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The shareholders of private corporations should consider a review of the consultation paper released by the Finance department on July 18, 2017 and should also consider providing comments to Finance by October 2, 2017. That paper includes significant measures and complex proposed rules and approaches to address certain tax planning strategies involving private corporations that Finance believes are inappropriate.
Stark & Marsh, CPA LLP can help you assess the impact of any potential changes to the taxation of private companies that may result from this consultation paper and the accompanying proposed legislation. For details on implications for your situation, contact us at Stark & Marsh, CPA LLP.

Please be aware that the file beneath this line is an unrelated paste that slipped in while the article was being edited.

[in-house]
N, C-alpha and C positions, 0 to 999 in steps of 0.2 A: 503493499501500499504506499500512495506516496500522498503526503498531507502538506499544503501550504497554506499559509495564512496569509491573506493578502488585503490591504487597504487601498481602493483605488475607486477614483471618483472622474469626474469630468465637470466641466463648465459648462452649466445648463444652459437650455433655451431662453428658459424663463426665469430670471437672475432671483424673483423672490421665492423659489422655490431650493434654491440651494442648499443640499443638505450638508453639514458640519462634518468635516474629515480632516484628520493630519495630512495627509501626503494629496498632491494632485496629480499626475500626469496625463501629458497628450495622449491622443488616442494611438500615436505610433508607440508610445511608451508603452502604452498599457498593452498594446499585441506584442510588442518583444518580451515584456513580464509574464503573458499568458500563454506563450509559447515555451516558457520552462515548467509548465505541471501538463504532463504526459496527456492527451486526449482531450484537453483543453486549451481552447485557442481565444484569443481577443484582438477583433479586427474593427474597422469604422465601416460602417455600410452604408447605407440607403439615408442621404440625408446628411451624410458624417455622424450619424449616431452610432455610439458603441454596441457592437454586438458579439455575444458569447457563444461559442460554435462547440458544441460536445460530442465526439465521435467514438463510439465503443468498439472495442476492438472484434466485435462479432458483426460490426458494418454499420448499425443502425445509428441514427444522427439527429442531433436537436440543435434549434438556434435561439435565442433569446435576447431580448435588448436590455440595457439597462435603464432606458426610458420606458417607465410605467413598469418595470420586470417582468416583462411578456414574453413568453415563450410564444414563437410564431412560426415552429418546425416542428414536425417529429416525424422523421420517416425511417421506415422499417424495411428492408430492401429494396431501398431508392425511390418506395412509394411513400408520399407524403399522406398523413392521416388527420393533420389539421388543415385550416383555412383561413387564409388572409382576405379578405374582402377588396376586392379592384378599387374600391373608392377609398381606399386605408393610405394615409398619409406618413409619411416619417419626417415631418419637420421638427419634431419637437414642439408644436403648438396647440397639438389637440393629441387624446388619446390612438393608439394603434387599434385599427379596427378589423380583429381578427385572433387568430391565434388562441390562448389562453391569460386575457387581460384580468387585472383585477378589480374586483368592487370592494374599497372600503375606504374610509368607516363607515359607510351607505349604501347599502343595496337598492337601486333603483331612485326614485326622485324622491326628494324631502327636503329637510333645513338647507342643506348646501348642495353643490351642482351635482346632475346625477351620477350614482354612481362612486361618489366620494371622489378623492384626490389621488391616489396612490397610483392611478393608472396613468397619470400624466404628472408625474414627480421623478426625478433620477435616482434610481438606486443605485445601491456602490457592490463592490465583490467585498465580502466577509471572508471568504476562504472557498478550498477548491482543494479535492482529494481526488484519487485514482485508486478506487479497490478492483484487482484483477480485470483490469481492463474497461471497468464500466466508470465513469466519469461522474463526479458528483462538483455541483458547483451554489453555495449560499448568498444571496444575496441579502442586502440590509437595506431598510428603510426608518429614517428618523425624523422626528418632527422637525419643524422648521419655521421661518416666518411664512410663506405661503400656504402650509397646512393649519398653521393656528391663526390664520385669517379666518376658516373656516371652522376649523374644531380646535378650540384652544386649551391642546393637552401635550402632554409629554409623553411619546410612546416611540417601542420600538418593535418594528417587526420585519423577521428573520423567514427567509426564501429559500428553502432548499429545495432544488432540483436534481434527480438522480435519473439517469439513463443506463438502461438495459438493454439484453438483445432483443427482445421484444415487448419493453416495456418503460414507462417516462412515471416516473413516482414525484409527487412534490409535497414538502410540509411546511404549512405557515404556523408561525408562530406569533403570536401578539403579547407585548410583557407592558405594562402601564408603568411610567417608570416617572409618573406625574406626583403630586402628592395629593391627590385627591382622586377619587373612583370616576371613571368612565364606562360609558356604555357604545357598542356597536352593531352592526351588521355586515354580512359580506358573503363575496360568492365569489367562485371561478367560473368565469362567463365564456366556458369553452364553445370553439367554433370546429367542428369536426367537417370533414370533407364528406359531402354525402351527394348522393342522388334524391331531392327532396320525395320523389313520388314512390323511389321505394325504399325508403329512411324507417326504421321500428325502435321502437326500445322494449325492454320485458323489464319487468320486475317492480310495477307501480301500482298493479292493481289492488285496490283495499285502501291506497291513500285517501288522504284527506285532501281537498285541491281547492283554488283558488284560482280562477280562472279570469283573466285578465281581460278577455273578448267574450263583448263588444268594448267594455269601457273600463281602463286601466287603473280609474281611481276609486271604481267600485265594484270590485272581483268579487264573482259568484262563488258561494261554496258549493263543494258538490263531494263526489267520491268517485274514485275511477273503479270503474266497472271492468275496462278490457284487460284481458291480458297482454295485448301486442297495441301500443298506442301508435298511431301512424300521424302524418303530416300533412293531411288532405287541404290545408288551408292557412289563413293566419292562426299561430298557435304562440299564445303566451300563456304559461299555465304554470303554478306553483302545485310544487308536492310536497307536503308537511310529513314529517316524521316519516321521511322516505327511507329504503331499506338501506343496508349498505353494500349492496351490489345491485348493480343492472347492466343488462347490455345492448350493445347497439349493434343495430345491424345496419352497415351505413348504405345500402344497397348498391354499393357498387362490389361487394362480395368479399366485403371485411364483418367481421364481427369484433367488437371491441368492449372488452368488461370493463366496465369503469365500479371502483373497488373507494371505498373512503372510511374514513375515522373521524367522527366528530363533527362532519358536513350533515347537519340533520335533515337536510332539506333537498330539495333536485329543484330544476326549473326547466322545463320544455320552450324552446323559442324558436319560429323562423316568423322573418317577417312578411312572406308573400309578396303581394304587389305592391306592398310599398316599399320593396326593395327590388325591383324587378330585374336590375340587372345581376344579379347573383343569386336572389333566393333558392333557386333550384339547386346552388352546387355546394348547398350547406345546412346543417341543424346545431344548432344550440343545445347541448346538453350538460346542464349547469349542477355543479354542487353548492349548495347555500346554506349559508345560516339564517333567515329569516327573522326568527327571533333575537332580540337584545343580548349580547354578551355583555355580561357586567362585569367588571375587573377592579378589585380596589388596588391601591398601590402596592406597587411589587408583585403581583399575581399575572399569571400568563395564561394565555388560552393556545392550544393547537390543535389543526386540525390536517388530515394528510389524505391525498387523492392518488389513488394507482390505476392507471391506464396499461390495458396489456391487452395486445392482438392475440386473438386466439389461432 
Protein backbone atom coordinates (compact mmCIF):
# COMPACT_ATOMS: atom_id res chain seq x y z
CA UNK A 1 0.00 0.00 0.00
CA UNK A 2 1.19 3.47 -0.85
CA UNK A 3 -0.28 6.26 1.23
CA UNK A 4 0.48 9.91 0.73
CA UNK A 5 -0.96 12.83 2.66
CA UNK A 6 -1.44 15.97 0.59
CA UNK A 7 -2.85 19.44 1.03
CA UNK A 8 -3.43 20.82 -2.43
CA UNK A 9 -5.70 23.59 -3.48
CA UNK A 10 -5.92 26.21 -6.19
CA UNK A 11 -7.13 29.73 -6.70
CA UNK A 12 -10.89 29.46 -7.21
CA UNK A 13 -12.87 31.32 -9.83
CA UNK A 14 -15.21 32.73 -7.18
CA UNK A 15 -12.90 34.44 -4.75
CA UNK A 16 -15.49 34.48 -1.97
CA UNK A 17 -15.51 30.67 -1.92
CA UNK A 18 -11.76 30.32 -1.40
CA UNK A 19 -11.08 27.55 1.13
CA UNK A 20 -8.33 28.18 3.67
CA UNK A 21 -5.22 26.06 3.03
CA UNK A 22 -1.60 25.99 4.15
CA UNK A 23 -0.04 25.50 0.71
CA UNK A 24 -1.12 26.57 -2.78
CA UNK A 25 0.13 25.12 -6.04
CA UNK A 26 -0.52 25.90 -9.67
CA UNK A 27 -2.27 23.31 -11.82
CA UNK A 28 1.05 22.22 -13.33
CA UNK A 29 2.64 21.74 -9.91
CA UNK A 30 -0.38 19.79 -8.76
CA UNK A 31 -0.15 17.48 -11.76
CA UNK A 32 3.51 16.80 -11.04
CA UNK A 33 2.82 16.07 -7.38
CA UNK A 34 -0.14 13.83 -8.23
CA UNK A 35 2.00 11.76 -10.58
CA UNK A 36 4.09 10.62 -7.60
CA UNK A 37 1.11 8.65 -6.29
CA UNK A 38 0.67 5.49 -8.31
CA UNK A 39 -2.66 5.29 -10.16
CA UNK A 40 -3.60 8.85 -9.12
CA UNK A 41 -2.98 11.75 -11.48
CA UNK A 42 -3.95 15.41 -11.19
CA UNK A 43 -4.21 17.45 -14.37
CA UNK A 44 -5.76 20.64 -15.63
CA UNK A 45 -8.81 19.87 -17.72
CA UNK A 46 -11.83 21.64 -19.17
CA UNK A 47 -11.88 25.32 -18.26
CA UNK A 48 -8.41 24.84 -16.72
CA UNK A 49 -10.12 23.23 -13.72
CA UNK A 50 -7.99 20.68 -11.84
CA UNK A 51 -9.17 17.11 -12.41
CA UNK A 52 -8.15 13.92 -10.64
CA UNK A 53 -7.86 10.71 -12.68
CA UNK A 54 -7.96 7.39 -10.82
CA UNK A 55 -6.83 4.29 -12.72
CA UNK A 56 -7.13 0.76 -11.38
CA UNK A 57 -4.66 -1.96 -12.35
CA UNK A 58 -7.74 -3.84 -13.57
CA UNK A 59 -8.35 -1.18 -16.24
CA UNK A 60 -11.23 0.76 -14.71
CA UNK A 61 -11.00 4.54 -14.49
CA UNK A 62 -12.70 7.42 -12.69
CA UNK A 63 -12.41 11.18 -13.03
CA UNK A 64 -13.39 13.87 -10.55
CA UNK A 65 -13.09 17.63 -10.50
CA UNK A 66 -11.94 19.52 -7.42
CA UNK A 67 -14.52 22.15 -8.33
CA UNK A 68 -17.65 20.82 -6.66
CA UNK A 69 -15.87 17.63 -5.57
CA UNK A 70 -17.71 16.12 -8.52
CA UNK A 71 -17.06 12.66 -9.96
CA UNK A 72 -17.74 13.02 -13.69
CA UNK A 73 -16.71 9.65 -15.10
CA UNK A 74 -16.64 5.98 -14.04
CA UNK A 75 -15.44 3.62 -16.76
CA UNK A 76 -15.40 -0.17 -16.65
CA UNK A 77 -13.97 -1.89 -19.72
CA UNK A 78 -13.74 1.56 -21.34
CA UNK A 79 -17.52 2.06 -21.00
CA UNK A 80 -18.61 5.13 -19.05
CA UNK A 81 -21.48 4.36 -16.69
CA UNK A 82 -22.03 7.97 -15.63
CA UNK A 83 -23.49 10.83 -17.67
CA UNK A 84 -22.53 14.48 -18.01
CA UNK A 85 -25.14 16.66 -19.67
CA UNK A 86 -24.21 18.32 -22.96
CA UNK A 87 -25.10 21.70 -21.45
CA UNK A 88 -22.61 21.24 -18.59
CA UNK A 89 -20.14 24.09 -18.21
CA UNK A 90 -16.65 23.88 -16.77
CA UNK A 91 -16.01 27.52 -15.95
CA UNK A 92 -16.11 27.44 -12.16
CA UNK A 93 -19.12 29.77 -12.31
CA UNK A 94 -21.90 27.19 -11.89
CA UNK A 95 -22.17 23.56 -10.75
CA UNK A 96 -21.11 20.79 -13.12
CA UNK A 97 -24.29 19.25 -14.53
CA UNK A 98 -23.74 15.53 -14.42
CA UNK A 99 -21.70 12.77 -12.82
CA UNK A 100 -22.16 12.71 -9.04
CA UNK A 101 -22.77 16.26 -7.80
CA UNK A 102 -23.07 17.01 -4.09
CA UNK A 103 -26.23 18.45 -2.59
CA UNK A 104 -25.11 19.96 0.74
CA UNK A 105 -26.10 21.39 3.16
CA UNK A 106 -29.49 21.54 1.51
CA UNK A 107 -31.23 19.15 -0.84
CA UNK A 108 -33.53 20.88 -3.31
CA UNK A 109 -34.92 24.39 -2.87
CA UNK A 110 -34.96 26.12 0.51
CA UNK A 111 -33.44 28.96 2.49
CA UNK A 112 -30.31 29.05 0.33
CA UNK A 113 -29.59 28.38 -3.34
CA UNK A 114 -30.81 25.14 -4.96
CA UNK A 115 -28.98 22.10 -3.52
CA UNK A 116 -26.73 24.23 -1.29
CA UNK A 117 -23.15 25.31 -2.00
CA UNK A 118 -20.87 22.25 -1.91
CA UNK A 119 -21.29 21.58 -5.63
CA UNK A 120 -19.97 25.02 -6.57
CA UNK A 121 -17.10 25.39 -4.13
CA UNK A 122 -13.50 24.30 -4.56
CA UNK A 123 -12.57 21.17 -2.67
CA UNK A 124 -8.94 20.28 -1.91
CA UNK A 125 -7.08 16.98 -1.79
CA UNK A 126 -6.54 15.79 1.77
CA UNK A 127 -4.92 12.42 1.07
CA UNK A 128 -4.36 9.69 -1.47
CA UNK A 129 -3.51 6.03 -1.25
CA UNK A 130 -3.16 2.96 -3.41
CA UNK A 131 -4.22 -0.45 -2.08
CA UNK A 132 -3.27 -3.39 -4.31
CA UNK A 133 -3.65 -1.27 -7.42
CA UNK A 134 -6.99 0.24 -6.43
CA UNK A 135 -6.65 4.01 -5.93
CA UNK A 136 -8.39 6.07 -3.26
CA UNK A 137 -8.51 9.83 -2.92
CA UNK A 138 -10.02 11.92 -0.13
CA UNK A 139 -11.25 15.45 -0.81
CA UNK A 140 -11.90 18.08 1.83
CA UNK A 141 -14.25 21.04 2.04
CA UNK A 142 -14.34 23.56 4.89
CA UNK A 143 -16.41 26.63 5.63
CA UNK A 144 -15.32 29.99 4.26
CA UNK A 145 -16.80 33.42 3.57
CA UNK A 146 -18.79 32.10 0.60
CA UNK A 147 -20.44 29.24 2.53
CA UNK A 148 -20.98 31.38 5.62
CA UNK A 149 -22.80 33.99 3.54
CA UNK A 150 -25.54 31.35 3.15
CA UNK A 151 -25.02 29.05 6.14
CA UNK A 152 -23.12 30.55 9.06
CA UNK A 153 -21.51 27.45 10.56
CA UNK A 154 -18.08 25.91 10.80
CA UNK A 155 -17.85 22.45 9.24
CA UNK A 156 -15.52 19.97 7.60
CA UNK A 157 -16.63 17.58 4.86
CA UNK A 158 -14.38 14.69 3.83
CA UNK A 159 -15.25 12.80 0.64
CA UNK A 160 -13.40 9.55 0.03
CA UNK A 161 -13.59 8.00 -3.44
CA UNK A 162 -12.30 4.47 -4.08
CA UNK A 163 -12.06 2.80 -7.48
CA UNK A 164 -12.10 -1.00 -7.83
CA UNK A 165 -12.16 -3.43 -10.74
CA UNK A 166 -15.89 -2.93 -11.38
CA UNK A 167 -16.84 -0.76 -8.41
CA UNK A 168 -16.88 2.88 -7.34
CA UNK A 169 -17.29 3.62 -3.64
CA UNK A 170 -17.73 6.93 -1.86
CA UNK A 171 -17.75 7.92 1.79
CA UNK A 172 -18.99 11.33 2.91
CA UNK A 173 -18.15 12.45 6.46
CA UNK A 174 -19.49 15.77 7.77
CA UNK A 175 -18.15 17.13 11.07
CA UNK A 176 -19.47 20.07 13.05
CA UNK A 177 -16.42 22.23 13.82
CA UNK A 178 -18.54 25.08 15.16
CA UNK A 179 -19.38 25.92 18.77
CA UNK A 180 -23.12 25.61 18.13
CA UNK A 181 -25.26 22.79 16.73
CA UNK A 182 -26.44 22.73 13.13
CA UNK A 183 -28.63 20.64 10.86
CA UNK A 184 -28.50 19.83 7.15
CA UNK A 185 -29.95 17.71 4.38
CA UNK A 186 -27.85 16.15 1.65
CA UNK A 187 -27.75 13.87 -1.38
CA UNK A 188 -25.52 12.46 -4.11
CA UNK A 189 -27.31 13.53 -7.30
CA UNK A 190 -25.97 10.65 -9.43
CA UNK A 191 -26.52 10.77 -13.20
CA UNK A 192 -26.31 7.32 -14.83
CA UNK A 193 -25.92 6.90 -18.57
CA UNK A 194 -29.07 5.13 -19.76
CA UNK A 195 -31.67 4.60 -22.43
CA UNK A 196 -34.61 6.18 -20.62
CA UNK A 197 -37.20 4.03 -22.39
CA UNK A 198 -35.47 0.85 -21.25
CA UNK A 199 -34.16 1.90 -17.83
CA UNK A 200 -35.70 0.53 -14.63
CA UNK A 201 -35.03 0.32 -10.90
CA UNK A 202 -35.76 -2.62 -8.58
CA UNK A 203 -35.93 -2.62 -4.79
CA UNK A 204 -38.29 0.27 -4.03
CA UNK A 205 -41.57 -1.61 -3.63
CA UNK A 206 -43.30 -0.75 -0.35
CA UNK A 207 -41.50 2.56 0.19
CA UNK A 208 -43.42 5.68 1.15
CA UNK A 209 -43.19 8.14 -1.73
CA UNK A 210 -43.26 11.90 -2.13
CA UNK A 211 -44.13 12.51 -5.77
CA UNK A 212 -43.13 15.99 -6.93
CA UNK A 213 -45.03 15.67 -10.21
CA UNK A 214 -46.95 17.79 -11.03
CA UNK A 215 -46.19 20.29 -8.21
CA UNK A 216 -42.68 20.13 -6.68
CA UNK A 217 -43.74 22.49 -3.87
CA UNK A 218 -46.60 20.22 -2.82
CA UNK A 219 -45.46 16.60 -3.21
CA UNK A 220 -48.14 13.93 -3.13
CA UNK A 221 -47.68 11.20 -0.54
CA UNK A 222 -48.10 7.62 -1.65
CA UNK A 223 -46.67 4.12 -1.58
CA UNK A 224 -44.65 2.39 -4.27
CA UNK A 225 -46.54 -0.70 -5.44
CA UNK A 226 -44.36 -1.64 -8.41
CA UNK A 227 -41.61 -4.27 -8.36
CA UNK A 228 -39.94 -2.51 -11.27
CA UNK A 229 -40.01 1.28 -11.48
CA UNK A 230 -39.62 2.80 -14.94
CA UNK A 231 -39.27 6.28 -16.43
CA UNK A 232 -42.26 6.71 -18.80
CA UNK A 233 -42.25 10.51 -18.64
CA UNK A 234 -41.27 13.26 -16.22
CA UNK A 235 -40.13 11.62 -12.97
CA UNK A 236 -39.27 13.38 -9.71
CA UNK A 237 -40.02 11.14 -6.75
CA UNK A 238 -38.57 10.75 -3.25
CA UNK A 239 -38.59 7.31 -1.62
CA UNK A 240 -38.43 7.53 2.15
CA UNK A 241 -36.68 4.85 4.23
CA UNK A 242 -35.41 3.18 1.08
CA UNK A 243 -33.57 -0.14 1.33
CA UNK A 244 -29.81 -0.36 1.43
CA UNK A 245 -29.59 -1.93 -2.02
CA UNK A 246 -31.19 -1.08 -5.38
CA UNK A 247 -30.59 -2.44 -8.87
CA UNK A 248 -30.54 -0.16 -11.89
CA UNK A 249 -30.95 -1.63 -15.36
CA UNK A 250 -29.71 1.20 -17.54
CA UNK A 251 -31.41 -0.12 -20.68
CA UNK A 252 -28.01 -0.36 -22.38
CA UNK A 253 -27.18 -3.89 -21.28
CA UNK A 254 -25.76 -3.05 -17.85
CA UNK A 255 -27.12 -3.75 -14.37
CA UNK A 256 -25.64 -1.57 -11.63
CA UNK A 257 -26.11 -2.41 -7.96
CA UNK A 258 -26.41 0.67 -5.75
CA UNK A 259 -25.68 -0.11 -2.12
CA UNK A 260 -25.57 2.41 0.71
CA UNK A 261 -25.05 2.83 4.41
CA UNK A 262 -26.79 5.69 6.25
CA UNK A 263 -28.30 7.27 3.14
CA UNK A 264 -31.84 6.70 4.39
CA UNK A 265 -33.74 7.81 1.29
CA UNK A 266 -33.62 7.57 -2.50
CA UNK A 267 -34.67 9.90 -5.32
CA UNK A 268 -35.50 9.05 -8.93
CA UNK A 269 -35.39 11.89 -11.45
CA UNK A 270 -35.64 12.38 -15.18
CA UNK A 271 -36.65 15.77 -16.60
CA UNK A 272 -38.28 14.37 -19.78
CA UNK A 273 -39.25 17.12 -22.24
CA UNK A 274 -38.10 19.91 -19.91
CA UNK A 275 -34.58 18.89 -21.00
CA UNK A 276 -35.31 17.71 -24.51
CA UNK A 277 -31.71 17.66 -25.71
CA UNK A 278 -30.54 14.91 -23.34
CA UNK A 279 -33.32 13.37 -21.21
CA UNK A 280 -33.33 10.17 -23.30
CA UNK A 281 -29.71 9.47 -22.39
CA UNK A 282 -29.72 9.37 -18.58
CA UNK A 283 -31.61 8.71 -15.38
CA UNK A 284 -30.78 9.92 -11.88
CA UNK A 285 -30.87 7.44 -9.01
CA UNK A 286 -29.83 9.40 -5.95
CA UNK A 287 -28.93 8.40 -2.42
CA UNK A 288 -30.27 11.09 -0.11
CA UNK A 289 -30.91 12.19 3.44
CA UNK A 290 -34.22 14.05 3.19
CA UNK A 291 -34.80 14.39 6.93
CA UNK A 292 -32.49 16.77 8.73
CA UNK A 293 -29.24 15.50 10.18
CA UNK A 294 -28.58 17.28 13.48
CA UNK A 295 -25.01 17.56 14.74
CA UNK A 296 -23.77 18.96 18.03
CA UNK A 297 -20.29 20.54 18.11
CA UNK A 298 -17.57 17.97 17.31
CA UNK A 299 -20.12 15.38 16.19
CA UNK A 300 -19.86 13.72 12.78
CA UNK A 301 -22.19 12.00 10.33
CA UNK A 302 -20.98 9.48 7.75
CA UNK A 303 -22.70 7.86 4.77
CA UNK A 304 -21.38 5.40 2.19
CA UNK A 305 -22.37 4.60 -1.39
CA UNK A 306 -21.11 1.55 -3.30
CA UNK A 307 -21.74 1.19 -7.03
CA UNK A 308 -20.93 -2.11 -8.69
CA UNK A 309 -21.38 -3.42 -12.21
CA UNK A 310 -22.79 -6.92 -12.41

Stark & Marsh CPA LLP has summarized the proposals below and we will also be providing our comments to Finance.
Farmers – we have also summarized below some of the implications of the new rules specifically to farms.
Income Splitting - These new rules will be effective in 2018.
Extension of the Tax on Split Income rules – often referred to as “Kiddie Tax” rules.
There are many private corporations where family members own shares in the operating company and it has also been a fairly common tax practice to set up a structure whereby a family trust owns shares in an operating company. In both situations dividends could be paid to the adult family members, such as spouses and children, who would pay tax at their graduated tax rate. For those adult family members who earned little or no other income the tax owing could be low on those dividends.